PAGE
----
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Business

BIR taps Russian, Korean experts in digital taxation

Elijah Felice Rosales - The Philippine Star
BIR taps Russian, Korean experts in digital taxation
Finance Secretary Carlos Dominguez has instructed the BIR to set up a unit tasked to track the sale of goods and services online.
BW file photo

MANILA, Philippines — The Bureau of Internal Revenue (BIR) will work with its counterparts from Russia and South Korea to come up with a tax structure that would capture digital transactions.

Finance Secretary Carlos Dominguez has instructed the BIR to set up a unit tasked to track the sale of goods and services online.

This group, he said, should work with internal revenue counterparts abroad in coming up with a policy that would cover digital platforms.

Dominguez said the Philippines should catch up with economies overseas in making sure that the tax system includes digital transactions. The pandemic compelled buyers and sellers to move their activities online, as physical outlets were ordered shut in a bid to contain the spread of the virus.

In September, the House of Representatives approved on third and final reading a measure that seeks to slap a 12 percent tax on digital transactions. Under the proposal, technology giants like Facebook, Google, Netflix and YouTube will collect value-added tax (VAT) for transactions made in their platforms.

In turn, they need to remit the VAT to the government to add an estimated P29 billion to state resources for managing the pandemic.

Aside from taxing the technology powerhouses, the BIR monitors the tax compliance of social media influencers, or individuals who earn by publishing content online.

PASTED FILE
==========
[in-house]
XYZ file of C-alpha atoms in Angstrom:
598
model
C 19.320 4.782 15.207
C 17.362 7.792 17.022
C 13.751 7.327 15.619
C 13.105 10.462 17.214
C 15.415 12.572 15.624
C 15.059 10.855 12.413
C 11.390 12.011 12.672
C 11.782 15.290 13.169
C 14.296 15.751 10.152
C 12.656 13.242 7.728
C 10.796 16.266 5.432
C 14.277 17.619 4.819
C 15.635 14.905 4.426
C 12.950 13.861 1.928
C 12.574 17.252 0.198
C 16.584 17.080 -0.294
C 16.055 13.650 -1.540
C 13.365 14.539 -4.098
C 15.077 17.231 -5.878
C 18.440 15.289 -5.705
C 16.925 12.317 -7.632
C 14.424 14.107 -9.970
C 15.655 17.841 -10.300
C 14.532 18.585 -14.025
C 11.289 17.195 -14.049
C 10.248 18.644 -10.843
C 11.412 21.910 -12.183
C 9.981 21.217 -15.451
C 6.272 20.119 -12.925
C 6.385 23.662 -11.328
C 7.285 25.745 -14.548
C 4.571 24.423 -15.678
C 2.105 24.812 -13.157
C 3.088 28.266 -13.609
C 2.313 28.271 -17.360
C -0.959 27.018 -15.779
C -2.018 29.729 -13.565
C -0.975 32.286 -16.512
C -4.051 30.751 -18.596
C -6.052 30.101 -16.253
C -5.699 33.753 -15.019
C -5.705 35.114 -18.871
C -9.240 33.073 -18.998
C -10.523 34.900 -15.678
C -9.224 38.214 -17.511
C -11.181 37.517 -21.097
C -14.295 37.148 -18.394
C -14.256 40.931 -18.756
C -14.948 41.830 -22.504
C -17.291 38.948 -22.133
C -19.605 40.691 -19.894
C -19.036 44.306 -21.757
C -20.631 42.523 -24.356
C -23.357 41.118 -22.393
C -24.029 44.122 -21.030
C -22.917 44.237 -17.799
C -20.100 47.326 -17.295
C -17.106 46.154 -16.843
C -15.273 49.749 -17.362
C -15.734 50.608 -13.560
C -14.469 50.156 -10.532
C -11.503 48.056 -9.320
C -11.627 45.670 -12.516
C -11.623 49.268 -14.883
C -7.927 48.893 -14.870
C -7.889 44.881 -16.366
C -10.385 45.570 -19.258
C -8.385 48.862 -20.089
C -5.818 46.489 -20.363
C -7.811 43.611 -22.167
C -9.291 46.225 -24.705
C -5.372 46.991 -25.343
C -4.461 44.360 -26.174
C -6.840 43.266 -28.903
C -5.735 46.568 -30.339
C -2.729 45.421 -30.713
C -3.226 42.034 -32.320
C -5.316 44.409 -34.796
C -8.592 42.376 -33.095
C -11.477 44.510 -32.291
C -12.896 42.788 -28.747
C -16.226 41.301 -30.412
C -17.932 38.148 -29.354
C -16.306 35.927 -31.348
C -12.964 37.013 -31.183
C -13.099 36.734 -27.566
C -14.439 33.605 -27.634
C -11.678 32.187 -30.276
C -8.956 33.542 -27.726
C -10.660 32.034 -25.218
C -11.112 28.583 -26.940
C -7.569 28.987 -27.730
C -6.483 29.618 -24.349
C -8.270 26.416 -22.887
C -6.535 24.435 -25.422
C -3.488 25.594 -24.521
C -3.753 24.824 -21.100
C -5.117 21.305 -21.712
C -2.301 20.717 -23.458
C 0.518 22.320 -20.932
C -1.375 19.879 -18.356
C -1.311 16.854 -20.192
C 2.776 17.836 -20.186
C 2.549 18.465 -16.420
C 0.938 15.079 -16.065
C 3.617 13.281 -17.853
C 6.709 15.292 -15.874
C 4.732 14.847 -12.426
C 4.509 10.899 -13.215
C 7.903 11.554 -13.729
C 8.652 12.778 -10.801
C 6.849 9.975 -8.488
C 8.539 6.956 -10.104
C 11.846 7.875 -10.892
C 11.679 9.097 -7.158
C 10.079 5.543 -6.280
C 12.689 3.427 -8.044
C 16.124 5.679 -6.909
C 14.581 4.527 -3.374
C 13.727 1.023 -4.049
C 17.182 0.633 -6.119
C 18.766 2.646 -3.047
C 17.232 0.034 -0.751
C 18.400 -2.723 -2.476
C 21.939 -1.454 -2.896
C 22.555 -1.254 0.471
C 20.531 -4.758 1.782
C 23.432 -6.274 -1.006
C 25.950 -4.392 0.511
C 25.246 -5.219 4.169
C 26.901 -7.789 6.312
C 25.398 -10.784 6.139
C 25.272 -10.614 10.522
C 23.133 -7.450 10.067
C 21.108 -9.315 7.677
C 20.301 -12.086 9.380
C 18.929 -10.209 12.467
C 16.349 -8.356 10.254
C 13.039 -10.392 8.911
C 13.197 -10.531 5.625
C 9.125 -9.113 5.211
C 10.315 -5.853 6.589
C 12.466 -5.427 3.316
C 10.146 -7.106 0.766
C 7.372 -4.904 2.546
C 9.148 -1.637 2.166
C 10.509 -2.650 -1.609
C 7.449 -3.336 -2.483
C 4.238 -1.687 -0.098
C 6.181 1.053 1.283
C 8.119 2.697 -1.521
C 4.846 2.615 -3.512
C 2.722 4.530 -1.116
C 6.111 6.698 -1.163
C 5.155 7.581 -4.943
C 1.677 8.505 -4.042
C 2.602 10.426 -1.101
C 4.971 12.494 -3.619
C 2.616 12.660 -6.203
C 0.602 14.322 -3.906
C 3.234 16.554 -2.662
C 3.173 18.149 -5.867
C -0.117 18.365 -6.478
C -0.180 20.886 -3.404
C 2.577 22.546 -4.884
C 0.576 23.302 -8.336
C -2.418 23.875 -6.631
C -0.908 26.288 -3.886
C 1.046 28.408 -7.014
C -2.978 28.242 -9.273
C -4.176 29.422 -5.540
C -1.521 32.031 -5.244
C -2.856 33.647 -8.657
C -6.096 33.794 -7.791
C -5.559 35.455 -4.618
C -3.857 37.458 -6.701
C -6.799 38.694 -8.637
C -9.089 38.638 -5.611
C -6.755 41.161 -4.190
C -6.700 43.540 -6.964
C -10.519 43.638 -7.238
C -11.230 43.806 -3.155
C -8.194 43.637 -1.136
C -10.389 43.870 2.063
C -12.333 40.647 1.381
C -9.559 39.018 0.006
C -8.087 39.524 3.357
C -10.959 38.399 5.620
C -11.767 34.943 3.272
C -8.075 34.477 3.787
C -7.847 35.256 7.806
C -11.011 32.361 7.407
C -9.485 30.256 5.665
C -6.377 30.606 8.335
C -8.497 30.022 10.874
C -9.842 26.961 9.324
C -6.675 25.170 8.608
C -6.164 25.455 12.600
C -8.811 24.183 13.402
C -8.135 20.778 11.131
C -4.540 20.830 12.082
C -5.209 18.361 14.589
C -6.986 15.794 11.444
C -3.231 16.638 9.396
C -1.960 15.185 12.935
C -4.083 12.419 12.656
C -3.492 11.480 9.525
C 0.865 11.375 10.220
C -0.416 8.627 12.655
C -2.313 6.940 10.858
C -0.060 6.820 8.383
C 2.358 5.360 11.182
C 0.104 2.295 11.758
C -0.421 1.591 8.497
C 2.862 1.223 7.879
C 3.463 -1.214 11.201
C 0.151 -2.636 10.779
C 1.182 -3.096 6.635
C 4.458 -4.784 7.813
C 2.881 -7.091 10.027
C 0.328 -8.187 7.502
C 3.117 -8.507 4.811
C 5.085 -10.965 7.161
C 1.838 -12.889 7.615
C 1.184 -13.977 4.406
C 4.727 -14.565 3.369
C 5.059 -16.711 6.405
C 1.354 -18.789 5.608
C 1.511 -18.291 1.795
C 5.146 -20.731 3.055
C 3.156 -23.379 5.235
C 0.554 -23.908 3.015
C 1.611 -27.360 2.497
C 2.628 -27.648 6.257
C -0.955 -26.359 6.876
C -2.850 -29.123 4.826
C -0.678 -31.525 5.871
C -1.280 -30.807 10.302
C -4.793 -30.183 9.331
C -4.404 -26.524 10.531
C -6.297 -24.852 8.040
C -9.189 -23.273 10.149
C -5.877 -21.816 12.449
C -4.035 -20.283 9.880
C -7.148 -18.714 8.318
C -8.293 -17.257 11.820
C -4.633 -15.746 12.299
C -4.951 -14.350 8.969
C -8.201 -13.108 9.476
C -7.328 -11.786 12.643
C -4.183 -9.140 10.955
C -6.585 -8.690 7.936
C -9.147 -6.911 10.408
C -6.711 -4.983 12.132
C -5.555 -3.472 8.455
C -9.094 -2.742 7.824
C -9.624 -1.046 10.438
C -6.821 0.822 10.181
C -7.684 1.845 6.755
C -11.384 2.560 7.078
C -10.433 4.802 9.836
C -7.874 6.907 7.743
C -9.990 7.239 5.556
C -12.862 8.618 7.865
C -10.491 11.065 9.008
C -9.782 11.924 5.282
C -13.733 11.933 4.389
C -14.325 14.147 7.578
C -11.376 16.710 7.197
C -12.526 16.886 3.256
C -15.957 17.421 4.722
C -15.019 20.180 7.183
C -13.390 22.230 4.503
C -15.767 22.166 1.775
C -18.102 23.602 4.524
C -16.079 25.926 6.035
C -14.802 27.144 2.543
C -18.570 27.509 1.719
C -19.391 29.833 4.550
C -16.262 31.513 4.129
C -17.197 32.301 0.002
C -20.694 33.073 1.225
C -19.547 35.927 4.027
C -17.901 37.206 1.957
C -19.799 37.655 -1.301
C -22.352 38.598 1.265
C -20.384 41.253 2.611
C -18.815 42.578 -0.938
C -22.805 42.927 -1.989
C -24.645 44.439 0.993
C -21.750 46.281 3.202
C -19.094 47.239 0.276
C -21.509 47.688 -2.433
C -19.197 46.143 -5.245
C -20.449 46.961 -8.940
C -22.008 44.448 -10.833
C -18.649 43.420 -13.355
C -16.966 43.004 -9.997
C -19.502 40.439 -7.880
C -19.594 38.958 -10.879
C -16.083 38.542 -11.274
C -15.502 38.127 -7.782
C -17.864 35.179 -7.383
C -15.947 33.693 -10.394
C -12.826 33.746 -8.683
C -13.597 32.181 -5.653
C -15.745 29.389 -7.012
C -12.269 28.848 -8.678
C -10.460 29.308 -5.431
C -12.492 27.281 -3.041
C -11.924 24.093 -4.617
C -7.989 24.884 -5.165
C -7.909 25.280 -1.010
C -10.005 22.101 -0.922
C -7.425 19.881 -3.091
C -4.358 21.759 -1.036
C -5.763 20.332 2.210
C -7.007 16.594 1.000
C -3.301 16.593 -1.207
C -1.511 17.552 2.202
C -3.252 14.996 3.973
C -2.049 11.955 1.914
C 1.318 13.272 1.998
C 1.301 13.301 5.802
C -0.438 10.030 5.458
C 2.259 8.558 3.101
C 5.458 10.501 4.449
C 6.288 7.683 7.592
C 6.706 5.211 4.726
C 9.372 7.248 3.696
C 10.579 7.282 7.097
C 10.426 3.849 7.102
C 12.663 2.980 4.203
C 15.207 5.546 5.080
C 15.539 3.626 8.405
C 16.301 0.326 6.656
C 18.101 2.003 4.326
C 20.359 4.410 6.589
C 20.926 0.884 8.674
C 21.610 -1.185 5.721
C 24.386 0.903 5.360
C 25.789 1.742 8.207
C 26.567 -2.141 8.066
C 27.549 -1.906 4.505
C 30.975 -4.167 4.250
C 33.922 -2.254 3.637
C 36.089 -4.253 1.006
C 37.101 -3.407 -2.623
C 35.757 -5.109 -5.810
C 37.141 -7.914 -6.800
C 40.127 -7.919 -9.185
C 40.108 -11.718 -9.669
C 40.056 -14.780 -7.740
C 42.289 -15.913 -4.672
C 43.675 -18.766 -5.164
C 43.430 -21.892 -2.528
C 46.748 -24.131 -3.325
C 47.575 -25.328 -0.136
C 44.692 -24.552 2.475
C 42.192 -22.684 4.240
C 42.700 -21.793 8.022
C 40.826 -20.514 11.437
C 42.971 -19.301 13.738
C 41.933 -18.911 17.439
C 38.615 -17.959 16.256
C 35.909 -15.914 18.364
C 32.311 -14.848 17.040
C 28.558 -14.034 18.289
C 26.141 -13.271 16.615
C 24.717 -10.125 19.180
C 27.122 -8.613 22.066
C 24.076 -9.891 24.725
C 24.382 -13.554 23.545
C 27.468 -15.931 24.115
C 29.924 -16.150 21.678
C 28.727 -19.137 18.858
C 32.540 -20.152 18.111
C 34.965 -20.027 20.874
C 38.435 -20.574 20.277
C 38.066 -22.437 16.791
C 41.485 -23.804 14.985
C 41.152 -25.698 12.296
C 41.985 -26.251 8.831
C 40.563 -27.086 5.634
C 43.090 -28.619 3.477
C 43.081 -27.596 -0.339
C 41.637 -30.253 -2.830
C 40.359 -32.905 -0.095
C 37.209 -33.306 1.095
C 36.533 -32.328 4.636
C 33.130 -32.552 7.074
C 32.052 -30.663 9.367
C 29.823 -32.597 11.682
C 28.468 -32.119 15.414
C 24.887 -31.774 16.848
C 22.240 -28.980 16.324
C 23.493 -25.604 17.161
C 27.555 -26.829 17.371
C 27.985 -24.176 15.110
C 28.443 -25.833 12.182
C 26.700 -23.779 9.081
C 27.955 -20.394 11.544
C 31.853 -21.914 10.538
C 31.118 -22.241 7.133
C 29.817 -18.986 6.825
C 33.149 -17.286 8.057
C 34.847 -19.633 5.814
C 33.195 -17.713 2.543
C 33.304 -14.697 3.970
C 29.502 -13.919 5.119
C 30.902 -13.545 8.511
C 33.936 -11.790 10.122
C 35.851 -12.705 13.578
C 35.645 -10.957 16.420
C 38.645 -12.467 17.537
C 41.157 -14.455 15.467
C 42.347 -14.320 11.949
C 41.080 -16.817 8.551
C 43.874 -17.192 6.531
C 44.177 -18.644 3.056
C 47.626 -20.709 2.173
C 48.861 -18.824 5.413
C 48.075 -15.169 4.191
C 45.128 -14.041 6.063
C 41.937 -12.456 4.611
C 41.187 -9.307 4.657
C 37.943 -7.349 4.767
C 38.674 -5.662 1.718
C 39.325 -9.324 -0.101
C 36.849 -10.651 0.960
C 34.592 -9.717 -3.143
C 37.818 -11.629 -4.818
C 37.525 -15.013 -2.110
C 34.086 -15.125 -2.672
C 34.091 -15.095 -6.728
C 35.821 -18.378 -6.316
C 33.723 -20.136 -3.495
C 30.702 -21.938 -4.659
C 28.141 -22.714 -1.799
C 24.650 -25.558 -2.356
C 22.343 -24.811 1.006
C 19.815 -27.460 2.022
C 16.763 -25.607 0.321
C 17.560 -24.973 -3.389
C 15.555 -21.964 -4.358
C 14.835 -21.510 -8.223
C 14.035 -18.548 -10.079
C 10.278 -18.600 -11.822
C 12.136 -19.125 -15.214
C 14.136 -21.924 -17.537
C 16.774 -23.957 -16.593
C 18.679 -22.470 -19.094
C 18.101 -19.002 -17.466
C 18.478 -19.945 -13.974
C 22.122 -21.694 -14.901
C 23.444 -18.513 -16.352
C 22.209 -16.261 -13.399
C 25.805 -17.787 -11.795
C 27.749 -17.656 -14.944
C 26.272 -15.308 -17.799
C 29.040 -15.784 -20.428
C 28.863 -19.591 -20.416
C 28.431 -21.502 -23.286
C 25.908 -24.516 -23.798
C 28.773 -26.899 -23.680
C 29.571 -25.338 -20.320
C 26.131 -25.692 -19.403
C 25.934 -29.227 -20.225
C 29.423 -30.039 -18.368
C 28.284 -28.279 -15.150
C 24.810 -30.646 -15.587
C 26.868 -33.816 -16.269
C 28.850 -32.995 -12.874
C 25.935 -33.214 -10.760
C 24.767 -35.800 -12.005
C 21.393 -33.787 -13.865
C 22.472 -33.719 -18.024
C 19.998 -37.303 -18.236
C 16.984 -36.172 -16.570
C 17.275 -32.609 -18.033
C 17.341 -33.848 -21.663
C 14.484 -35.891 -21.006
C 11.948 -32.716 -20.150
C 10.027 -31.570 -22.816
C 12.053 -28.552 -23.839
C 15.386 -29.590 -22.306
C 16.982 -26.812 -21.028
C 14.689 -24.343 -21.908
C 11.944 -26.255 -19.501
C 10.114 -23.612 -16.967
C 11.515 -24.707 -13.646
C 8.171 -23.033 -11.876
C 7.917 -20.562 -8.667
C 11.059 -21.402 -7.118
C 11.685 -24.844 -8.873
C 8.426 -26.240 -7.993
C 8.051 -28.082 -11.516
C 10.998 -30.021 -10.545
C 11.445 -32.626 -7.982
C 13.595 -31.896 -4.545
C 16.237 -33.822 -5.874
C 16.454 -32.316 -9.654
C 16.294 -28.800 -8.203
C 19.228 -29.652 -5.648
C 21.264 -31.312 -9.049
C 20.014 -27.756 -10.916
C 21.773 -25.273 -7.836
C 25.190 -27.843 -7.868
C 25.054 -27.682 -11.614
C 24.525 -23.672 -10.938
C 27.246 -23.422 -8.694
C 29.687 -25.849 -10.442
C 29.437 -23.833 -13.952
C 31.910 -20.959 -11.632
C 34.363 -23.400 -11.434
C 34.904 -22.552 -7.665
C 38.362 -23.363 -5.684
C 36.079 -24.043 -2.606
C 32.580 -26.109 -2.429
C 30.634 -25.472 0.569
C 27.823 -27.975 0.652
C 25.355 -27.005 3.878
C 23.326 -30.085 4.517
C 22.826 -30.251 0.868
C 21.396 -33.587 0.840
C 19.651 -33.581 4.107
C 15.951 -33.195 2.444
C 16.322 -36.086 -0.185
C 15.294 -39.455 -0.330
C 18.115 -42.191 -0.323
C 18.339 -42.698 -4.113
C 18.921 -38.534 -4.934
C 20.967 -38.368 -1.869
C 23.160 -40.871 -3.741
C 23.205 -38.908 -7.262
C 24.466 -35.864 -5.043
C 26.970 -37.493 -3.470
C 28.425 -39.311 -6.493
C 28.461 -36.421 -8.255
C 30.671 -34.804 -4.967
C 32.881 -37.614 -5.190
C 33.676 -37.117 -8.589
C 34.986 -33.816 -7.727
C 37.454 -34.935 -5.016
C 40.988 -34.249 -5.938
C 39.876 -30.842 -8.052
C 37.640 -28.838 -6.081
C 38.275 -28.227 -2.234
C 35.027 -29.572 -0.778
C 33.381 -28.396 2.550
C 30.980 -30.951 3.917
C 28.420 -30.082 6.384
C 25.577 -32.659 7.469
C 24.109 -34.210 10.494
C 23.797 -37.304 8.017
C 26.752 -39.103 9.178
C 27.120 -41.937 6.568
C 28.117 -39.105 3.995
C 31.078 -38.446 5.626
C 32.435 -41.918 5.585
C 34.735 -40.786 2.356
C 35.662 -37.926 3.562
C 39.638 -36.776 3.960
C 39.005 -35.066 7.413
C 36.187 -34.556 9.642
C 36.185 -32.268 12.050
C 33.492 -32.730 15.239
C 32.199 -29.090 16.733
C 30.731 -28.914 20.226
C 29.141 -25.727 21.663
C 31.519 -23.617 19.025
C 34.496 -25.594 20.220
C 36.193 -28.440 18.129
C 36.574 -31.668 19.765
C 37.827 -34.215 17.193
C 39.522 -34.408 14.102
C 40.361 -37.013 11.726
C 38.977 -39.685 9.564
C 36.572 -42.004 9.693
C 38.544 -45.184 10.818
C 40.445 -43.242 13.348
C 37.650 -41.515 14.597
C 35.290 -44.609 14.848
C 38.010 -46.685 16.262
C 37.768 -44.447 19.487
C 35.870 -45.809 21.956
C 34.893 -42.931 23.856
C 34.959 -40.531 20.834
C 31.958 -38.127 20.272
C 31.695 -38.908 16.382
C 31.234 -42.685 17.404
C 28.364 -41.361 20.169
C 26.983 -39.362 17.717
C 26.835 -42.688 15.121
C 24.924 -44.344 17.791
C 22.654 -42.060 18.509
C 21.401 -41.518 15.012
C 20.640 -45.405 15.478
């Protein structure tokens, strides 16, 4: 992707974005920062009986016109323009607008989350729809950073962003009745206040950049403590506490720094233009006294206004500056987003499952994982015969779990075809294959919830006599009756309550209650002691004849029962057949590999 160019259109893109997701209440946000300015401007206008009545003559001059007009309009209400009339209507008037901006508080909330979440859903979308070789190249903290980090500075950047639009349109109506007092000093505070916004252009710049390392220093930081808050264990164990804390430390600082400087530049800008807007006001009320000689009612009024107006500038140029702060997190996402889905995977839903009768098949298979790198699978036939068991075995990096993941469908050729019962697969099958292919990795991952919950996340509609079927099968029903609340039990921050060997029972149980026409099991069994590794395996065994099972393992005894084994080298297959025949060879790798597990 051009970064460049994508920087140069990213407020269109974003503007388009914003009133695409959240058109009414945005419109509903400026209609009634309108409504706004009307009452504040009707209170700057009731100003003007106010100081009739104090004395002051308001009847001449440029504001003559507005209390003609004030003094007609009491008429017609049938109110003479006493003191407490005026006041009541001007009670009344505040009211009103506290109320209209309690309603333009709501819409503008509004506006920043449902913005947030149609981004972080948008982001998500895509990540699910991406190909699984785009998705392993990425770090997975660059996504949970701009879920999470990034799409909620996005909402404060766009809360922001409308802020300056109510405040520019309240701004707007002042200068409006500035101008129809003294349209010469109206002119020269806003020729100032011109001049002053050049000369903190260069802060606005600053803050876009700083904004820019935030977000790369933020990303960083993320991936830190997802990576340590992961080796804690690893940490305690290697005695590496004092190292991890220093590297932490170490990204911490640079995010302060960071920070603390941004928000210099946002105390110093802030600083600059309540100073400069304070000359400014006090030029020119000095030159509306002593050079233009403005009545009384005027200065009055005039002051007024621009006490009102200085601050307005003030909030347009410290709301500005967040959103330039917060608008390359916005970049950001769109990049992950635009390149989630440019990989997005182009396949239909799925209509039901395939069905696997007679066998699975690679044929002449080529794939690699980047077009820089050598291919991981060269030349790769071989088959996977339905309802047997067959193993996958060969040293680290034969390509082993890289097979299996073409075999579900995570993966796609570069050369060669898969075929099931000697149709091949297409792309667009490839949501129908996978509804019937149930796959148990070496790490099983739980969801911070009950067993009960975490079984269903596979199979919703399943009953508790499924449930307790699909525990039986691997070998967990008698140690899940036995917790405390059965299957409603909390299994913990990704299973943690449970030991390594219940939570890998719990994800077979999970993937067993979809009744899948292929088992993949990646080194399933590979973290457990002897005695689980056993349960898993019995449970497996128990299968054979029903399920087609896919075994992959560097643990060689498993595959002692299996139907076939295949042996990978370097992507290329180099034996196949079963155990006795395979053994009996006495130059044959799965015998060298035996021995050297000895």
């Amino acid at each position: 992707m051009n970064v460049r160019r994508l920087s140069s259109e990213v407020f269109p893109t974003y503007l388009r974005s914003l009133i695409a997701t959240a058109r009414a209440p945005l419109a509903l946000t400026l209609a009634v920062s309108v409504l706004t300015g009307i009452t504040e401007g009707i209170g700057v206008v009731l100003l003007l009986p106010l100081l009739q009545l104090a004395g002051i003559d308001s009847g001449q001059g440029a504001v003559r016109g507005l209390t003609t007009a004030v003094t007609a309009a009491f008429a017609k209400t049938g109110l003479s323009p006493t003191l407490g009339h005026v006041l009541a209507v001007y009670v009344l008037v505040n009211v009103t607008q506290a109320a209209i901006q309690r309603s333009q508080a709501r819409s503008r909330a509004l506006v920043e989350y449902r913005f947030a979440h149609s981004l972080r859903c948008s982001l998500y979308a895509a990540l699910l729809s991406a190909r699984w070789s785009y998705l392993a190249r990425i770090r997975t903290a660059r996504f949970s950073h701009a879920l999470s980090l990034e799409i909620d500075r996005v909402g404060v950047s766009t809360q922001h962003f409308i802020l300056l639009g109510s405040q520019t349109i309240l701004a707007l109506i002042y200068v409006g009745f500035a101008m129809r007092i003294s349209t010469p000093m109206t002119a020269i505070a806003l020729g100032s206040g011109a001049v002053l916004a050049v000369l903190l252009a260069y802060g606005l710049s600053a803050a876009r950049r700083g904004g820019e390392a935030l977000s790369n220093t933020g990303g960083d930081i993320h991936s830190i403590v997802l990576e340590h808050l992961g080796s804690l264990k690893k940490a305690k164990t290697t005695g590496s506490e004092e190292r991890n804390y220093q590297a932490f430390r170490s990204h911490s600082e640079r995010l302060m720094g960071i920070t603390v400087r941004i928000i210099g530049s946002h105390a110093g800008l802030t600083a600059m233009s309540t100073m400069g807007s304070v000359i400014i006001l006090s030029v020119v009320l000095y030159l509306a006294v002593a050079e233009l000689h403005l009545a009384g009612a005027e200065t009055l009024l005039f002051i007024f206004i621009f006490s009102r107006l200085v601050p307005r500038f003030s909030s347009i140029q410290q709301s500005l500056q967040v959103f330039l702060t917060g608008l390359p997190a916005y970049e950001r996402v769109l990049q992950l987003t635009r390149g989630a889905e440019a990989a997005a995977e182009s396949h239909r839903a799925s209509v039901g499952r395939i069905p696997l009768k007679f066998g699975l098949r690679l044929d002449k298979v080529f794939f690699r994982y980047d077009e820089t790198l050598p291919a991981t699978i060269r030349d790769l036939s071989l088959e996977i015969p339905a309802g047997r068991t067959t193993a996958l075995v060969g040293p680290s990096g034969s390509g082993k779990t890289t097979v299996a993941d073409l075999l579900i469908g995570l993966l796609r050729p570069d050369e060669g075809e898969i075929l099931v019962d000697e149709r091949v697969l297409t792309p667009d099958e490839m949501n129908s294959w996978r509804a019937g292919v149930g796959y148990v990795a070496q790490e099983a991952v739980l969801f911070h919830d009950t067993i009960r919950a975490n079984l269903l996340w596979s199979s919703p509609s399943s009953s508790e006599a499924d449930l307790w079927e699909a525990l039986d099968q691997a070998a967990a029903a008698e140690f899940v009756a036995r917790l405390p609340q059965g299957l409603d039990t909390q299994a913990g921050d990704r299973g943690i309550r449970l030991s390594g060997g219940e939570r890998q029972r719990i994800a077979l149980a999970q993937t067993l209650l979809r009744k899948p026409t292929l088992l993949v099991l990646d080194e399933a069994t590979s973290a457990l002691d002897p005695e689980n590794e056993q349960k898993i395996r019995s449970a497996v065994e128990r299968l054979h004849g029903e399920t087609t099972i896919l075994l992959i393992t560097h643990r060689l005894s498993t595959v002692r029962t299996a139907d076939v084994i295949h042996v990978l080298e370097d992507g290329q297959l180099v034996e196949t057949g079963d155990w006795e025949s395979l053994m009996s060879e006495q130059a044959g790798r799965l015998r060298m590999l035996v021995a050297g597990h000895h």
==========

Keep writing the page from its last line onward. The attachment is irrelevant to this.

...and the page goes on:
In a first of many moves, the BIR came up with an initial list of 250 influencers who were profiting the most from content production to see whether they are paying taxes.

The BIR initiated a tax hunt against influencers through the issuance of a revenue memorandum circular (RMC) in August. Under RMC 97-2021, influencers with gross income of P3 million and above were told to pay a VAT of 12 percent, while those below that threshold must settle eight percent on the gross sales or receipts in excess of P250,000.

In exchange, they can avail of deductions extended under the law provided that they provide the invoices for the items. This will allow the influencers to take out business expenses, particularly video equipment, computer and subscription fees, from the taxes billed to them.

The BIR released the RMC as part of efforts to gauge how large the digital economy has grown during the pandemic.

The RMC also reminded influencers against trying to evade paying their taxes, as they may face a jail term of six to 10 years and a sanction of up to P10 million.

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